cheebdragon's avatar

WetVac’s are the best way to catch them….seriously.

JilltheTooth's avatar

You guys are brutal…

Mat74UK's avatar

@JilltheTooth – When the little ba*%$+ds eat your tents, fishing gear, books rugs etc… you have to be!

JilltheTooth's avatar

Oh, I know, I’ve done the whole thing. I just don’t like it.

cheebdragon's avatar

Catching mice with a WetVac might sound mean, but it’s honestly the most humane way, (even PETA would approve), the mice don’t get hurt at all, a little scared maybe, but it doesn’t kill them. You can take the vac to a field (cough…...or to the home of someone you don’t like…..cough, cough) and release them.

Tilden_Katz's avatar

Glue traps. I don’t like poisons because it kills wildlife that feed on rats.

blueiiznh's avatar

Defense first:
You need to remove the reason why they are coming there in the first place. Get rid of anything they are feeding on first. They may be there to just spend the winter. Seal off the area as best as you can.
Offense Second:
Cats and traps. The cat will leave these little presents for you, but you will know they are doing their job.

Pied_Pfeffer's avatar

I’m so sorry to hear that you have a mouse problem. Count yourself fortunate that it is limited to the detached garage. Let’s start with preventative measures.

Not only do you want to prevent damage of belongings, but you need to discover what the draw is. It could just be shelter, but there is most likely something that keeps them around. In my house, it was an open tin of dog biscuits on a shelf in the garage. In Mom’s, it was a sack of bird seed. She now stores it in airtight plastic containers.

Secondly, look for ways of the mice to enter the garage. From what I’ve read, their bone structure is fairly flexible, allowing them to work their way in through small crevaces. Another article on the internet suggests putting vinegar-soaked cotton balls around entrances. Apparently, mice are repelled by the smell. Personally, it sounds like a lot of work to keep this up, but if it works, so be it.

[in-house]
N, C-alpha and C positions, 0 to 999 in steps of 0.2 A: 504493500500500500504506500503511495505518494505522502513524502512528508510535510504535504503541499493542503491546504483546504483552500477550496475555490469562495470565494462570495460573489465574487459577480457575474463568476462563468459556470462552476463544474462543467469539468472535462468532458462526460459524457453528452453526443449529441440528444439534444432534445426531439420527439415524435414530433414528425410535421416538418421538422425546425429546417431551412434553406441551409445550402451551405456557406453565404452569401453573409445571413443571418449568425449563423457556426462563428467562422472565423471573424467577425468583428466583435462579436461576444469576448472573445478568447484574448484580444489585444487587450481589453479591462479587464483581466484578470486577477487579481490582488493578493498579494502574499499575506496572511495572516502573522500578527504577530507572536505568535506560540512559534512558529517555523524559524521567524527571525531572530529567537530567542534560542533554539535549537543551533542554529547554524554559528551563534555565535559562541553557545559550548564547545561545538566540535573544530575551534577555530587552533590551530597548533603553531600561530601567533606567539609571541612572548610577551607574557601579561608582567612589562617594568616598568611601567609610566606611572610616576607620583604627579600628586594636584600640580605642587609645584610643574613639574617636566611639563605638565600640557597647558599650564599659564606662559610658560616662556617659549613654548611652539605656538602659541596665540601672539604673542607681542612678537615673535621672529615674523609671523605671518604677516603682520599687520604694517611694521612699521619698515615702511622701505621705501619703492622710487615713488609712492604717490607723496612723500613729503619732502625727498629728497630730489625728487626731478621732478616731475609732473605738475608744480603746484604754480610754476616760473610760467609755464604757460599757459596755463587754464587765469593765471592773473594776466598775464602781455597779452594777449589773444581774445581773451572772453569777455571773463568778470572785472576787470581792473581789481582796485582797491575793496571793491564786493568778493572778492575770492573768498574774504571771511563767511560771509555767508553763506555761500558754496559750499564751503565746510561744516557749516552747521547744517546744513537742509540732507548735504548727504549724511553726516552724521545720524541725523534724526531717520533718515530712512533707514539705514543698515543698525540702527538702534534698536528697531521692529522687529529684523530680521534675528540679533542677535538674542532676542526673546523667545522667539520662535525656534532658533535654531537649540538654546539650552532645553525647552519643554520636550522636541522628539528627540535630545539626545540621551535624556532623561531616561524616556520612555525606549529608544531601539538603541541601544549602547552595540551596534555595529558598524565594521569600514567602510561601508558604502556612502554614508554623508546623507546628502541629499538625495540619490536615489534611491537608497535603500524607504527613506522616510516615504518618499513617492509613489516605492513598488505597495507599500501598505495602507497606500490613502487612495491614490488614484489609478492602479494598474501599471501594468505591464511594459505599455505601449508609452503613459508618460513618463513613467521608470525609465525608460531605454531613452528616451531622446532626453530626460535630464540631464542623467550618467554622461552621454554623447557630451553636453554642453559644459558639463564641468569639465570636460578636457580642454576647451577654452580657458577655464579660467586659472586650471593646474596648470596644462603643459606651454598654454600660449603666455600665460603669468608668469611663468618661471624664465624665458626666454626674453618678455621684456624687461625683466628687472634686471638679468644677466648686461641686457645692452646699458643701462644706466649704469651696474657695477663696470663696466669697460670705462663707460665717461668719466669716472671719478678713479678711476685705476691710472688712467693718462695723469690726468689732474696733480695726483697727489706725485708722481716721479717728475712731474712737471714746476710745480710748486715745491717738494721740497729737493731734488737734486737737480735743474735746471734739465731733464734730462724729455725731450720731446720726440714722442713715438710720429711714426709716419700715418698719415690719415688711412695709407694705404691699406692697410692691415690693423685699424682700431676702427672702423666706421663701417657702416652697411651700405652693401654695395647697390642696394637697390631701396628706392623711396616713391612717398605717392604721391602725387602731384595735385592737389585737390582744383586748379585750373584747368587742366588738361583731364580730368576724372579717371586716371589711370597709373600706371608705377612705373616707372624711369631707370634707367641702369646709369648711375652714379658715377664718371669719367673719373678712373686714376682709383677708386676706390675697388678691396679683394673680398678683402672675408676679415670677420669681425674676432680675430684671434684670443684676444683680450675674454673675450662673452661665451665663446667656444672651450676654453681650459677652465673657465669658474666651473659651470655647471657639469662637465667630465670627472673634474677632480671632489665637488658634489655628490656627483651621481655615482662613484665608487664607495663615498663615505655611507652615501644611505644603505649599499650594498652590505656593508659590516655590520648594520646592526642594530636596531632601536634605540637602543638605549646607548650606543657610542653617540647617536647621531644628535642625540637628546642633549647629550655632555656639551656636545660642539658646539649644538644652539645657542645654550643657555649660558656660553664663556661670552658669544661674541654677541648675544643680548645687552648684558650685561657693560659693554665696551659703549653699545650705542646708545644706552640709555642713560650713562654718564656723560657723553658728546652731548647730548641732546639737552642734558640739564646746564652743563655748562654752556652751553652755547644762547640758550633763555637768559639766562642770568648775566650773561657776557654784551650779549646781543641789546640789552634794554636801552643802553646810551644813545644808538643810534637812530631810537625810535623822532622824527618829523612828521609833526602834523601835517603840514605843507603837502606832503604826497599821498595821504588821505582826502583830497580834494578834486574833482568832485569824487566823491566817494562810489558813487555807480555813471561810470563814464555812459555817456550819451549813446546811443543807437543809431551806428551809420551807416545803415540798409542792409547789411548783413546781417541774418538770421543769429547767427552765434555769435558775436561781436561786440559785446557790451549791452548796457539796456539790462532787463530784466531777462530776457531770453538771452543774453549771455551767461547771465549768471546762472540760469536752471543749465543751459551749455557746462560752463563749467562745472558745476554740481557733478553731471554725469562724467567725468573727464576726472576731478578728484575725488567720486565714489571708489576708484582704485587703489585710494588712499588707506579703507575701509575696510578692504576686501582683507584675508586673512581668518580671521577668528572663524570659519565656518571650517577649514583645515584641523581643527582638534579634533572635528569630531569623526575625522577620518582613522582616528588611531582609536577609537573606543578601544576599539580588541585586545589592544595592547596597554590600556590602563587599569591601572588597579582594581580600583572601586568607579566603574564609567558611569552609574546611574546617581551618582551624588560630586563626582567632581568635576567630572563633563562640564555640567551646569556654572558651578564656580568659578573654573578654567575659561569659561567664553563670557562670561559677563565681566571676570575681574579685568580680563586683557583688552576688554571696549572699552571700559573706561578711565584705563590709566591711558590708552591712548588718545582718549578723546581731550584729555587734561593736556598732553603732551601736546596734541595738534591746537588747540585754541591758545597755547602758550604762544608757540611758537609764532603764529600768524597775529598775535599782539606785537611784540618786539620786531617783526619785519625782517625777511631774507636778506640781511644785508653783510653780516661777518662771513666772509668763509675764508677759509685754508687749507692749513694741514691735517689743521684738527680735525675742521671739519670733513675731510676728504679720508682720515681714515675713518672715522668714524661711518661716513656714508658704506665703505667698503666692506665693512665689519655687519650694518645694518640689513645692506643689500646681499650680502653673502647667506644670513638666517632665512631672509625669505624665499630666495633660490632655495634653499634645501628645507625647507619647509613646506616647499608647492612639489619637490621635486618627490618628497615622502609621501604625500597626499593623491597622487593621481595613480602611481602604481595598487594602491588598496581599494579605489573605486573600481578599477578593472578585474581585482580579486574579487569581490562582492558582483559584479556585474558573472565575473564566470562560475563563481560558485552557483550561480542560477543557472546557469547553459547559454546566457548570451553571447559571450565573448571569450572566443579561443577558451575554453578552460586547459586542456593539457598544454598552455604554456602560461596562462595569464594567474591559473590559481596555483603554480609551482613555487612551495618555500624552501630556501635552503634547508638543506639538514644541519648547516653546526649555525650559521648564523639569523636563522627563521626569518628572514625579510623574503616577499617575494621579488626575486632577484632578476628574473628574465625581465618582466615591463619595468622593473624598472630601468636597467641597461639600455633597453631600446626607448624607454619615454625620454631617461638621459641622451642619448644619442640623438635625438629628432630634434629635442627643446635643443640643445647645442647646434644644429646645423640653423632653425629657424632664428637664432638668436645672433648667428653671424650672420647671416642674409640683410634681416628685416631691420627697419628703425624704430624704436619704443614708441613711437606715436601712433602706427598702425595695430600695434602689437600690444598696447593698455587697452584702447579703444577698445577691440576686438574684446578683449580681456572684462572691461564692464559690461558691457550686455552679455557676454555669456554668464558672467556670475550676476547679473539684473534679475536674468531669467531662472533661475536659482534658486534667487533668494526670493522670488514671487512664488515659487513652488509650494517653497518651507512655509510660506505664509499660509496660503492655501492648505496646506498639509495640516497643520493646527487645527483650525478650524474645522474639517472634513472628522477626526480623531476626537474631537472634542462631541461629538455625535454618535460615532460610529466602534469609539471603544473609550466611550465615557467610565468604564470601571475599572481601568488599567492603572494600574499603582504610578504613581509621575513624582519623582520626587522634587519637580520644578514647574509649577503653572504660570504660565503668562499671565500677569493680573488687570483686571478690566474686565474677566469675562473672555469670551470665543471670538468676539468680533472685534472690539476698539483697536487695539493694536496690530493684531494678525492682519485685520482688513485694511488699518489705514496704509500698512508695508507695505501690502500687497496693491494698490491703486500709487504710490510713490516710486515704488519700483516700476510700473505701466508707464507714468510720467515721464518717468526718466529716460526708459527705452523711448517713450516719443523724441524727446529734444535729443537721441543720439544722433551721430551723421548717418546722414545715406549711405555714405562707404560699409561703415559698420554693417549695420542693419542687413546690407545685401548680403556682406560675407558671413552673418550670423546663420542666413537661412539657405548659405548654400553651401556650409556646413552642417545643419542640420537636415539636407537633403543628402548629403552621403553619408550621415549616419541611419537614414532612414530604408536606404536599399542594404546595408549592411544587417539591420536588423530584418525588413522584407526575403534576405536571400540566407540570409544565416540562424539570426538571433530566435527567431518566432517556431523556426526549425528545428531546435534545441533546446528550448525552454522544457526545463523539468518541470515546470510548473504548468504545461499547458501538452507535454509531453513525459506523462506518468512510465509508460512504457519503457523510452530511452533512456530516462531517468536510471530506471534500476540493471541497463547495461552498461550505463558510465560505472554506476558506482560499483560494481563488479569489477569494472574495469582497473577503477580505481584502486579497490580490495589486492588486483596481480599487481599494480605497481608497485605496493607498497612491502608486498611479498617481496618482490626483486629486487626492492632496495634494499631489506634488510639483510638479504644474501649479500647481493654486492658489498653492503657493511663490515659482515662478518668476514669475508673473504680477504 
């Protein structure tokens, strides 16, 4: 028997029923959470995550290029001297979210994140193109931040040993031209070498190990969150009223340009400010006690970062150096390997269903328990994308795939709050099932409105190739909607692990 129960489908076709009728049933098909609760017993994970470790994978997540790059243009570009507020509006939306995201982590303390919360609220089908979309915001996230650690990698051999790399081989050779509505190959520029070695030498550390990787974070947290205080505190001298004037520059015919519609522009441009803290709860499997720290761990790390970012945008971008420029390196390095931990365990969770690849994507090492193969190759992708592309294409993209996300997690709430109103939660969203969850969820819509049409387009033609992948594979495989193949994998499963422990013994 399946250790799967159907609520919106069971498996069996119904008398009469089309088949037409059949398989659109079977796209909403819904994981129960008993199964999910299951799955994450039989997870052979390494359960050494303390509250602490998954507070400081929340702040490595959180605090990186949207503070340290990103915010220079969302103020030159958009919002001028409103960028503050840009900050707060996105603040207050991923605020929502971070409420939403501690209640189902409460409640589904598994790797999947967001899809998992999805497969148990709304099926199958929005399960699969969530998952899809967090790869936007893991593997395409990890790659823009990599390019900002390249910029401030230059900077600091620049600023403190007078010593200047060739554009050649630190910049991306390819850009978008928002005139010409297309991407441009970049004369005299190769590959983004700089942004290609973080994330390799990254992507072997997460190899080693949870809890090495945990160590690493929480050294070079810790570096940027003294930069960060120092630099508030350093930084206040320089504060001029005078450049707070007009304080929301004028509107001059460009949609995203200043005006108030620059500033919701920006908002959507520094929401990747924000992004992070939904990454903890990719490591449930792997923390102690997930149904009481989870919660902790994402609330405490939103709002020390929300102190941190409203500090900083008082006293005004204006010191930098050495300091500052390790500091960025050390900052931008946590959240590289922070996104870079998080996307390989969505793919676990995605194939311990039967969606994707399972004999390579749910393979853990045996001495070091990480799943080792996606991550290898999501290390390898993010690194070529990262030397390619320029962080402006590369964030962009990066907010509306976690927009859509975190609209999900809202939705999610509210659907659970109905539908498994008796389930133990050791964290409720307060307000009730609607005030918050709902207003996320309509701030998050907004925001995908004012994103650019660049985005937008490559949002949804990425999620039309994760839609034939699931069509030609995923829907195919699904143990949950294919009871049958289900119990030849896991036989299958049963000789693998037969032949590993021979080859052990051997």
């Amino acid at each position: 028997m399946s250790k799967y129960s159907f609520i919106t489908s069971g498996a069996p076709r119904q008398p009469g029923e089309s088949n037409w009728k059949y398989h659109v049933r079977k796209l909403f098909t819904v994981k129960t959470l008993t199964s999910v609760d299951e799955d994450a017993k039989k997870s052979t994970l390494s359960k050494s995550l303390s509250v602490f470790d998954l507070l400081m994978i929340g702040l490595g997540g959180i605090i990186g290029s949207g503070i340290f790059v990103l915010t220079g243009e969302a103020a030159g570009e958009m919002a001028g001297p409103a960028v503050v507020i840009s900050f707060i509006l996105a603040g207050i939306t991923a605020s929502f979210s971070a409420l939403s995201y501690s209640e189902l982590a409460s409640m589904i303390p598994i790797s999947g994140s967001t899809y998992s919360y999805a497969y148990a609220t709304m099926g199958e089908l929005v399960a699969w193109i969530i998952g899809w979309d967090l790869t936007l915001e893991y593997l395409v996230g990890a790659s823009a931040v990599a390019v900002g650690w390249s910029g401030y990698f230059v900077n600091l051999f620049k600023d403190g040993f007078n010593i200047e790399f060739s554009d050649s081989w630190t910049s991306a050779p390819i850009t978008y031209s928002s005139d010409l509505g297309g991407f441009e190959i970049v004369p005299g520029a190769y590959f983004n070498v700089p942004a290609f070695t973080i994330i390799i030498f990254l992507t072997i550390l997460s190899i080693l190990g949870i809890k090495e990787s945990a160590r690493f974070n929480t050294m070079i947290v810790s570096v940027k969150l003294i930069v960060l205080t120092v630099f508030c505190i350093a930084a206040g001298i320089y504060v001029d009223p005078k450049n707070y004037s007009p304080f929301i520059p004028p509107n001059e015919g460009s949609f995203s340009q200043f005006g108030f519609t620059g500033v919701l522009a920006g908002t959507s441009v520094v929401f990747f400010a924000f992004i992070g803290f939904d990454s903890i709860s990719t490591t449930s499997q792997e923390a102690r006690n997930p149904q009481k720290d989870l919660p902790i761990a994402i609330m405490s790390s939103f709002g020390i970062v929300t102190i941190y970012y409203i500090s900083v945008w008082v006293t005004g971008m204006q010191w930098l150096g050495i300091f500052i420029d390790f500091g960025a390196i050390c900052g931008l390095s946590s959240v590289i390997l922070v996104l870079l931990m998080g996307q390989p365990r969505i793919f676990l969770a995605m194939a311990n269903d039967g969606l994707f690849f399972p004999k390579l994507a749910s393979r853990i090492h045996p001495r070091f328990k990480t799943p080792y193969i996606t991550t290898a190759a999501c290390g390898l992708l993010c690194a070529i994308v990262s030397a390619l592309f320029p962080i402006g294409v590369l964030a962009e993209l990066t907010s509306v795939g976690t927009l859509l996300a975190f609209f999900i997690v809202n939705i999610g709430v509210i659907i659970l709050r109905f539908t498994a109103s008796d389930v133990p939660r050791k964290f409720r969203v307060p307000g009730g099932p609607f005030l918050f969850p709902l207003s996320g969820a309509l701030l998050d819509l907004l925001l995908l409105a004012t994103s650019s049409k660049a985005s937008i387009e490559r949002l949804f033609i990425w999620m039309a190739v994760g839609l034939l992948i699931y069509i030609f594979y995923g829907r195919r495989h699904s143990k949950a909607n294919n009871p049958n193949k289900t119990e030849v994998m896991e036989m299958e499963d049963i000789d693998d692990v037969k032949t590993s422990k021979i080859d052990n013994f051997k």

It also sounds as if it is time to have a major garage cleaning and reorganization. Even if there is nothing inside to attract the mice other than shelter, know that they poop like mad. Better to clean and declutter now than later. Their droppings become a health hazard to the family.

The traditional mouse traps are probably the most humane and one of the cheaper solutions for ridding an area like an infested garage. As for what to use as bait, I’ve heard cheese, peanut butter, jam, etc. Just try different items and see what works. They are hungry little critters and will eventually seek out what is offered.

wilma's avatar

Also if you get an outside cat, make sure to feed it well. I know of people who don’t feed their barn cats because they think that they won’t kill the mice if they aren’t hungry.
Cats hunt for food, but they also hunt for sport.
You want them to have food and shelter at your house so that they stick around. Otherwise they will go down the road and find someone who will feed them regularly.

creative1's avatar

Get an vegetable oil bottle with about ¼ of an inch of oil left in it and leave it in the garage with the cap off. The little bugger will climb right in and not be able to get back out, they love the sweet smell of the oil. When you catch one just put the cap on and put it in the trash it will die of suffication. Repeat until you catch all the little buggers in there.

You can also get have an exterminator give you some poison that they will take back to their nest where it will kill them all. That is always another option.

dappled_leaves's avatar

I vote against sticky traps – these are very cruel to the animal, and why do that if there are other choices? Snap traps are the simplest and most humane, but a cat is the most effective option, in my experience. If you go with poison, get the stuff that dries them out, so they don’t rot in your walls and create an extra health hazard.